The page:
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Palaeoenvironmental investigations of a Mesolithic–Neolithic sedimentary sequence from Queen’s Sedgemoor, Somerset

By
Tom Hill
Tom Hill
Natural History Museum, Cromwell Road, London SW7 5BD, UK
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John Whittaker
John Whittaker
Natural History Museum, Cromwell Road, London SW7 5BD, UK
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Richard Brunning
Richard Brunning
South West Heritage Trust, Brunel Way, Norton Fitzwarren, Somerset TA2 6SF, UK
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Matt Law
Matt Law
Bath Spa University, Newton Park, Bath BA2 9BN, UK
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Martin Bell
Martin Bell
Department of Archaeology, University of Reading, Whiteknights, Reading RG6 6AB, UK
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Christopher Bronk Ramsey
Christopher Bronk Ramsey
Oxford Radiocarbon Accelerator Unit, Research Laboratory for Archaeology and the History of Art, Dyson Perrins Building, University of Oxford, Oxford OX1 3QY, UK
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Elaine Dunbar
Elaine Dunbar
SUERC Radiocarbon Dating Laboratory, Scottish Enterprise Technology Park, Rankine Avenue, East Kilbride G75 0QF, UK
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Peter Marshall
Peter Marshall
Historic England, 1 Waterhouse Square, 138–142 Holborn, London EC1N 2ST, UK
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Published:
January 01, 2017

Abstract

A sediment core extracted from Queen’s Sedgemoor, Somerset, SW England, has undergone high-resolution radiocarbon dating, with subsequent directed palynological, diatom, microfossil and mollusc analyses focusing on the sedimentary sequence associated with the late Mesolithic and early Neolithic periods. The microfossil and macrofossil evidence supports stratigraphic evidence for hydroseral succession and the subsequent development of a raised bog. Such palaeoenvironmental investigations provided evidence of the changing character of the wetlands at a time when there is evidence of Mesolithic activity elsewhere in the Somerset Levels. While very low pollen counts limited the interpretive potential of deposits associated with the Mesolithic–Neolithic transition, the multi-proxy micropalaeontological study has revealed a clear picture of landscape change for much of the sedimentary archive, and has identified a new freshwater body within the Somerset Levels in an area of known human activity from the late Mesolithic onwards.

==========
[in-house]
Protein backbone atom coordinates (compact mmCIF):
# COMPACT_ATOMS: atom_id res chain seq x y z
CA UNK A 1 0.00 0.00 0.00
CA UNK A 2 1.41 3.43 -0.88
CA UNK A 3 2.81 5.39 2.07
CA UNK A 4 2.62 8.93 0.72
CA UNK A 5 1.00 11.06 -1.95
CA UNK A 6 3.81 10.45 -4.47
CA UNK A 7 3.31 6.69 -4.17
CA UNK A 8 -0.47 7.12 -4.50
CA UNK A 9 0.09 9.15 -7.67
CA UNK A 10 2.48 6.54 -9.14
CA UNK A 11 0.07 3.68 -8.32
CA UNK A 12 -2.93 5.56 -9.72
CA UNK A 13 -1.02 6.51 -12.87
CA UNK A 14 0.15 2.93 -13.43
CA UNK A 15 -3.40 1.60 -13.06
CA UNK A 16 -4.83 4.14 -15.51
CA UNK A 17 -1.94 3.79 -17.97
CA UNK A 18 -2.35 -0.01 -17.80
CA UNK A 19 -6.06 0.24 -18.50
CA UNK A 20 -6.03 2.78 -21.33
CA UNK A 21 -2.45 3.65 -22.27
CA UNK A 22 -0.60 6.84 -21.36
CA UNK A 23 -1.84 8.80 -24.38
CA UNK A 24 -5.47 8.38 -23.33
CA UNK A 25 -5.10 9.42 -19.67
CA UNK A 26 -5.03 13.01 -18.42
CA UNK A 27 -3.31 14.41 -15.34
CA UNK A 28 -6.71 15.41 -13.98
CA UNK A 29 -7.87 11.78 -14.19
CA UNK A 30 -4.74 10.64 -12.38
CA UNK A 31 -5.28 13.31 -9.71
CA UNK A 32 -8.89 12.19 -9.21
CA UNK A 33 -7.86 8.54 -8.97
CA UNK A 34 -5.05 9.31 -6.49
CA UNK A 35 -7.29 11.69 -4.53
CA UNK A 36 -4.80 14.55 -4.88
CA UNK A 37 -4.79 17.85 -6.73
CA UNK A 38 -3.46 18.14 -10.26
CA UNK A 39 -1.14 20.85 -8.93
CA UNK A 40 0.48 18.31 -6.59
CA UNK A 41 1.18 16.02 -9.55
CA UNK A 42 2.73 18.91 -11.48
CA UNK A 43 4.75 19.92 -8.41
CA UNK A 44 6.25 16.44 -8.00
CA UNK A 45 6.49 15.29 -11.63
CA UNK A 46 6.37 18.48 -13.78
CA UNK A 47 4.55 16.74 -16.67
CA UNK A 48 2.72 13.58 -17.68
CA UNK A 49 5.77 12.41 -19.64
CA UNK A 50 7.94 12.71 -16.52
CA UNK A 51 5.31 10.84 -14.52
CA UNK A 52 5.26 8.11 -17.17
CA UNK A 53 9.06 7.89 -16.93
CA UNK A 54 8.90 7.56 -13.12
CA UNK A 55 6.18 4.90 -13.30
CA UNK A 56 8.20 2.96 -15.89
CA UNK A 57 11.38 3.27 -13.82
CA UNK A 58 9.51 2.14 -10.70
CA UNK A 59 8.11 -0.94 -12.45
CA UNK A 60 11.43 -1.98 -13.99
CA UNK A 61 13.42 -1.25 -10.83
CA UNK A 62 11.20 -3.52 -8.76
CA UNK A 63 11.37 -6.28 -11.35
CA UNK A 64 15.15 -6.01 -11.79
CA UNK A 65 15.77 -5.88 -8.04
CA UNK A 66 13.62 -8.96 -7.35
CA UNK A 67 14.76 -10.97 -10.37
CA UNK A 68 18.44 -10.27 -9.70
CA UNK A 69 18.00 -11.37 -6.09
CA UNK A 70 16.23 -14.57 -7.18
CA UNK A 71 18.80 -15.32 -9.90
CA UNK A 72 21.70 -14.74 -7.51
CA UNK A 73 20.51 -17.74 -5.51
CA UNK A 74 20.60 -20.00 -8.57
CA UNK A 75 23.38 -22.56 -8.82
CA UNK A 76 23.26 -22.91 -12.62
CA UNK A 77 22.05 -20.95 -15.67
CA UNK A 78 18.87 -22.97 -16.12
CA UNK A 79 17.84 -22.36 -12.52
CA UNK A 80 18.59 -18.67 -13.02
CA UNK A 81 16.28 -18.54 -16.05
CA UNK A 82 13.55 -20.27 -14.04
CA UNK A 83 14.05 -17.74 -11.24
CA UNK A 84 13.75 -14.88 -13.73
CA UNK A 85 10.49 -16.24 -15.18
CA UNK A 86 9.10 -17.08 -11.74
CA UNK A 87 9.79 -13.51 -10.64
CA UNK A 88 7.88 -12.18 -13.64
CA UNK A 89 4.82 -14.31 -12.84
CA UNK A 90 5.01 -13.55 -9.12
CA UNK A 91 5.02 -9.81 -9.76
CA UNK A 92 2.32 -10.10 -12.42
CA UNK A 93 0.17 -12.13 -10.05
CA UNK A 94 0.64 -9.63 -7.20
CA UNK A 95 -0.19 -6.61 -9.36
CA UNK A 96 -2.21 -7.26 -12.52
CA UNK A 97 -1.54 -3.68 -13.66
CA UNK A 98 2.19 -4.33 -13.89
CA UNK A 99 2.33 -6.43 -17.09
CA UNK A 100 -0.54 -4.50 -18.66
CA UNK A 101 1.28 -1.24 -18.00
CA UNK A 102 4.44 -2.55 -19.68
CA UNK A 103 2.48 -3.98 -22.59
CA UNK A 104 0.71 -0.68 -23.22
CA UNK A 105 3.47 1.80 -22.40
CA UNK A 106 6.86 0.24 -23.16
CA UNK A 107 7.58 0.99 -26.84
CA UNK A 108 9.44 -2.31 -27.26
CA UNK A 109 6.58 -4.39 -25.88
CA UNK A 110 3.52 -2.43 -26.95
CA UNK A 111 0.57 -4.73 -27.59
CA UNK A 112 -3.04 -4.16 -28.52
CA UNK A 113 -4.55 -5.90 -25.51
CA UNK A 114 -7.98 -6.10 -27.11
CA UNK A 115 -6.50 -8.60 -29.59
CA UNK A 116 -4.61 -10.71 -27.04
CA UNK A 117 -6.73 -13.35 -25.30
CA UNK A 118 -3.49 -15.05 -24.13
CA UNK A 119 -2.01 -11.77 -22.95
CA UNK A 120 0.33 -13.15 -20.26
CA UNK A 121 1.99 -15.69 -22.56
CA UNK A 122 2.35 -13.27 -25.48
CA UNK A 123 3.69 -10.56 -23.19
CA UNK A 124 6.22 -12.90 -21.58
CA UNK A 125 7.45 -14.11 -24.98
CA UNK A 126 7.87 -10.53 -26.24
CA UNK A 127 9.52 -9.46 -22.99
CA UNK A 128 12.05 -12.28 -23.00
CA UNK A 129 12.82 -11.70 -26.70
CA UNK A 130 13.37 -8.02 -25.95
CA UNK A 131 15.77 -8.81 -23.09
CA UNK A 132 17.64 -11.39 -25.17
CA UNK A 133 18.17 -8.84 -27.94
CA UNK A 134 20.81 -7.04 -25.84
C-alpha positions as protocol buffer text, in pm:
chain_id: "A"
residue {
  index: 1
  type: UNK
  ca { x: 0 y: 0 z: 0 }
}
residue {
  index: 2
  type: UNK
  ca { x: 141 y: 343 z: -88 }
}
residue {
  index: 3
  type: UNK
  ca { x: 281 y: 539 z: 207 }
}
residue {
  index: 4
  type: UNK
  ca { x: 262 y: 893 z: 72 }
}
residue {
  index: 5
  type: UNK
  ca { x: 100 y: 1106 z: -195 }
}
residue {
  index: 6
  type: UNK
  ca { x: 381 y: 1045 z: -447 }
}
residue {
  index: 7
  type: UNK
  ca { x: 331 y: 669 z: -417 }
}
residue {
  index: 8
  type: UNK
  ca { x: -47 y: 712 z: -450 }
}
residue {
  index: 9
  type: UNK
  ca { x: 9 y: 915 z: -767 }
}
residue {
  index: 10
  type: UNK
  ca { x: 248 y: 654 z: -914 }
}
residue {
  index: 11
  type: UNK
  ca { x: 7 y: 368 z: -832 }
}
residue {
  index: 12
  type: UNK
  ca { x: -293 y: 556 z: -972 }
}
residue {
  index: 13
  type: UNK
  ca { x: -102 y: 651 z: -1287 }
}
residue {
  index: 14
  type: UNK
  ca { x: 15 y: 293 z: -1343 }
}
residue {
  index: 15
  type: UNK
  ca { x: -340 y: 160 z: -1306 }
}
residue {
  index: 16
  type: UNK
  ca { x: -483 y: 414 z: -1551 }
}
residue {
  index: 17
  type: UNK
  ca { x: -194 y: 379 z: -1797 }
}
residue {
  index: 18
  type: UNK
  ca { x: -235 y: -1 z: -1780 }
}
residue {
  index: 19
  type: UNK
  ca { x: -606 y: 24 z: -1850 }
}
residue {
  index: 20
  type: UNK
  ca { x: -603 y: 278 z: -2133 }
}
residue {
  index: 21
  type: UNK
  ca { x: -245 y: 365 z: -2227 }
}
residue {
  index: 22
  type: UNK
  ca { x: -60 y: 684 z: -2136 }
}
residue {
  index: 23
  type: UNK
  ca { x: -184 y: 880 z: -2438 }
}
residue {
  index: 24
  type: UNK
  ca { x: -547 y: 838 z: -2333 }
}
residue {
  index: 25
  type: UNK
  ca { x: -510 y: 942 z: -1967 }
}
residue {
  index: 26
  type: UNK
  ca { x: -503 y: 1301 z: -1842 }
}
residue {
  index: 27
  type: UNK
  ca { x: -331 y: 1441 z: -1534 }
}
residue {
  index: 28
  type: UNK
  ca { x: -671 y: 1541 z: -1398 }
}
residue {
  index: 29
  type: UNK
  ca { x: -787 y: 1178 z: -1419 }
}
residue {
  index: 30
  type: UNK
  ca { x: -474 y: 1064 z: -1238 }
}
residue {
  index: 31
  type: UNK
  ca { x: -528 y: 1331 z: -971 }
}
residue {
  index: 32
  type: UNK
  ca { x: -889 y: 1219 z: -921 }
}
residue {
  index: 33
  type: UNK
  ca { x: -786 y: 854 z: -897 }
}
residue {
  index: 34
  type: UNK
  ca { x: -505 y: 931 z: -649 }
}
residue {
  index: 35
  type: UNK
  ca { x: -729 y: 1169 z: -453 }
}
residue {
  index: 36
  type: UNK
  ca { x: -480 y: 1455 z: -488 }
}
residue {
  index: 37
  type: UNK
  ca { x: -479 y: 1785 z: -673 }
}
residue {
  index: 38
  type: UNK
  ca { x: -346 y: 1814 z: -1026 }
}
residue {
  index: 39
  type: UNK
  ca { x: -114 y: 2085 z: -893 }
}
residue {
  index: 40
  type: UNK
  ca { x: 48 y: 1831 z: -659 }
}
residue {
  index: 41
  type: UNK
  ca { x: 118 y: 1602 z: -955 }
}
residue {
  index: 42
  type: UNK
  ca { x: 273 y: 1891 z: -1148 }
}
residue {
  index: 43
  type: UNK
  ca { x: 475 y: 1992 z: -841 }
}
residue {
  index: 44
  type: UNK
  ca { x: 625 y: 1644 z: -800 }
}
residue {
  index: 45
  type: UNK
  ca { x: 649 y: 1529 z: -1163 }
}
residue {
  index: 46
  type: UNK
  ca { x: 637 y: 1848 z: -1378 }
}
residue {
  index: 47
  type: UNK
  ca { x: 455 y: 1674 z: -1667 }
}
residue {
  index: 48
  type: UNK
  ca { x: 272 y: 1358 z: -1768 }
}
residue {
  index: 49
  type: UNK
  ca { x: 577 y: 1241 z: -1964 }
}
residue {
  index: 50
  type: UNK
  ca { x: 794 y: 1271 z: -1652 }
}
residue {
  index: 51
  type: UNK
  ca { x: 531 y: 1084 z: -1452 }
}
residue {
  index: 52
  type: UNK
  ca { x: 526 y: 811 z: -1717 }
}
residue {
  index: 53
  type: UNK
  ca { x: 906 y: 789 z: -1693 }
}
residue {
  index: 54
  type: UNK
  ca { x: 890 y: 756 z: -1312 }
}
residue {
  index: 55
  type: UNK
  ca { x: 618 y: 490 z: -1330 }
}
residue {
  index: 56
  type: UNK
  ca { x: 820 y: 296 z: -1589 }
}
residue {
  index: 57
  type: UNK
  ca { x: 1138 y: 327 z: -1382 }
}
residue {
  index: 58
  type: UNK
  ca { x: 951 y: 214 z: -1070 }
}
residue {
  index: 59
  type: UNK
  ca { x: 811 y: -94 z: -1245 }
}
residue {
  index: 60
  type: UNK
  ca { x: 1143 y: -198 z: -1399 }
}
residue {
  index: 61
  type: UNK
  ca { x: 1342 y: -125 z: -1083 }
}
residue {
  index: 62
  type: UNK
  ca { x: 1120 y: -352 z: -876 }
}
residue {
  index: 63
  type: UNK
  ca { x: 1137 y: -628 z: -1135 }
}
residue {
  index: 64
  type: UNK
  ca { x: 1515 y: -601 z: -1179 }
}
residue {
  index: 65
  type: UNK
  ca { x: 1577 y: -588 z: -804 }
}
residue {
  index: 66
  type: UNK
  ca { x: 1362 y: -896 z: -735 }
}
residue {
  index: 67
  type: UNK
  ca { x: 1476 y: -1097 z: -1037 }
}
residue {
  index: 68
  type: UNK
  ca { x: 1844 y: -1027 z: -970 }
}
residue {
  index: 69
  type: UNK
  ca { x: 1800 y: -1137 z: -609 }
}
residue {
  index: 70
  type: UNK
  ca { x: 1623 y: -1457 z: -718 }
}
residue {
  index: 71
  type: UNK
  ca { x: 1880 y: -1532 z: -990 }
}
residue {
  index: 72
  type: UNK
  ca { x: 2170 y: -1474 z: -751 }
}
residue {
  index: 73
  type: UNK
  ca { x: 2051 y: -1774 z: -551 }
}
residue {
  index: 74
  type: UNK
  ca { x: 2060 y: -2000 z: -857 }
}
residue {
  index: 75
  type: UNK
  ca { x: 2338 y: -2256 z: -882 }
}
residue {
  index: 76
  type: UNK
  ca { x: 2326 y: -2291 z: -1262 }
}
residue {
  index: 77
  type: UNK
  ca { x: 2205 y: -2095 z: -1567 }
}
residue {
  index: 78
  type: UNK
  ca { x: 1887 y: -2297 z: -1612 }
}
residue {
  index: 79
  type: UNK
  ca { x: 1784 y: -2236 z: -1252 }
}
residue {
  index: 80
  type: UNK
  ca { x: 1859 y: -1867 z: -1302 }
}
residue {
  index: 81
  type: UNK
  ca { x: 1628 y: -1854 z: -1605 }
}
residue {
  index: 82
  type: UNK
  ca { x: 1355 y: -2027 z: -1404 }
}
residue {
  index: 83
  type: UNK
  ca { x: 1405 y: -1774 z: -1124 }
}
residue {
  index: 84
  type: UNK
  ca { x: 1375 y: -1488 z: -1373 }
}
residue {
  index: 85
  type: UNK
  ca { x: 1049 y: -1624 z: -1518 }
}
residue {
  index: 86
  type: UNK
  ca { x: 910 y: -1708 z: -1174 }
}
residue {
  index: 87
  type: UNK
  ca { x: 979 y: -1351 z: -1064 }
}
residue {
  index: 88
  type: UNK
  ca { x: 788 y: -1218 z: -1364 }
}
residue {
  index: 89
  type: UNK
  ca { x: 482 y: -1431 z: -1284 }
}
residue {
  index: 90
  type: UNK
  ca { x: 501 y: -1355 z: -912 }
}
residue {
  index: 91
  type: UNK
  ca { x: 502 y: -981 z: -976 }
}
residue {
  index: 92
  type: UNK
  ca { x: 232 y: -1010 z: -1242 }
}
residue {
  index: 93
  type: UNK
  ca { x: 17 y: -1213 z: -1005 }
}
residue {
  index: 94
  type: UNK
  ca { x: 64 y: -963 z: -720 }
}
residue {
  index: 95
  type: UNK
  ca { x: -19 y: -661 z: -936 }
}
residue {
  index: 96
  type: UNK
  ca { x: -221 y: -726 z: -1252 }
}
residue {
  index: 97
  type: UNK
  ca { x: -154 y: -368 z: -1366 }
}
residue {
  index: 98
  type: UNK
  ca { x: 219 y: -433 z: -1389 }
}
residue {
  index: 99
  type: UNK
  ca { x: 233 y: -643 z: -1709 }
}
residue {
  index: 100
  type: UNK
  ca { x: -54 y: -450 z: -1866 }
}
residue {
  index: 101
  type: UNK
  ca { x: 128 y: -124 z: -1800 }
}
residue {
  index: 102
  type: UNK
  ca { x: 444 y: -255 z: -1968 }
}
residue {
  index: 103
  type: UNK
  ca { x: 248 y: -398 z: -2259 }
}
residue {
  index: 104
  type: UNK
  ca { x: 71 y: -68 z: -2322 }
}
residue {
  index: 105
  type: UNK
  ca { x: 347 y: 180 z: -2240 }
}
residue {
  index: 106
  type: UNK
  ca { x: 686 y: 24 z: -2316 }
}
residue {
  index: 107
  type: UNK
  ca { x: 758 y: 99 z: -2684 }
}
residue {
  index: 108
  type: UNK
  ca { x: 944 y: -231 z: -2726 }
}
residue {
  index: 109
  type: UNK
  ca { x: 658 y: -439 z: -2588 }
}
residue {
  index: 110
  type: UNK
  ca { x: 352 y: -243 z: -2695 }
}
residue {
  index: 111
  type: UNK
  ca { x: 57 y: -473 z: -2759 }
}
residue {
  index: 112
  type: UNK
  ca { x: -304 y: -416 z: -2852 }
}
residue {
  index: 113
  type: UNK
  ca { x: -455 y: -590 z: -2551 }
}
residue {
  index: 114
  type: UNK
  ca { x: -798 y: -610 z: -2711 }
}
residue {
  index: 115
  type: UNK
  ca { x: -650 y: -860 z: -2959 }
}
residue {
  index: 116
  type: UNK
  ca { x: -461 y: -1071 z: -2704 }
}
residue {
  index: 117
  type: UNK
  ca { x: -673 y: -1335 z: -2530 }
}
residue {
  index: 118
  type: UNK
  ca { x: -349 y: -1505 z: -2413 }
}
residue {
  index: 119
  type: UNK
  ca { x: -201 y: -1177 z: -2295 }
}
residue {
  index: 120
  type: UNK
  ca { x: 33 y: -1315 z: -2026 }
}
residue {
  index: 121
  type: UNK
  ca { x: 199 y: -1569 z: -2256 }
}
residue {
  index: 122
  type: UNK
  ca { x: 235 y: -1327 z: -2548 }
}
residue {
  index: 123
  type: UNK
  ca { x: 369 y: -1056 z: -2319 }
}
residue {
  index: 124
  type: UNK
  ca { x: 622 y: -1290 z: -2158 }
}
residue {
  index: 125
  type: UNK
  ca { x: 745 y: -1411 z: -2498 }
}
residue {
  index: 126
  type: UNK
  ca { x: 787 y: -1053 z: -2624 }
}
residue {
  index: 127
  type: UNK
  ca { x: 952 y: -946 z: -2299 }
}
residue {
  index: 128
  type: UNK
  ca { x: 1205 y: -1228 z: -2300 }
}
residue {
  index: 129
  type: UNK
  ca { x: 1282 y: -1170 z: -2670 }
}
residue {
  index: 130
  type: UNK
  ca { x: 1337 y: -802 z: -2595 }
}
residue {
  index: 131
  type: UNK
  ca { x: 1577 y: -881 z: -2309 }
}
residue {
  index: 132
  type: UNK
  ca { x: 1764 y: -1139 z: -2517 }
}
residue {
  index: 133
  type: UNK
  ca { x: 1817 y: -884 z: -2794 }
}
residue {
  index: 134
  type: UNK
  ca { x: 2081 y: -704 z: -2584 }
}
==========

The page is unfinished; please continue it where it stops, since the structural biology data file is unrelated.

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The Micropalaeontological Society, Special Publications

The Archaeological and Forensic Applications of Microfossils: A Deeper Understanding of Human History

M. Williams
M. Williams
University of Leicester, UK
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T. Hill
T. Hill
The Natural History Museum, UK
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I. Boomer
I. Boomer
University of Birmingham, UK
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I. P. Wilkinson
I. P. Wilkinson
British Geological Survey, UK
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Geological Society of London
Volume
7
ISBN electronic:
9781786203069
Publication date:
January 01, 2017

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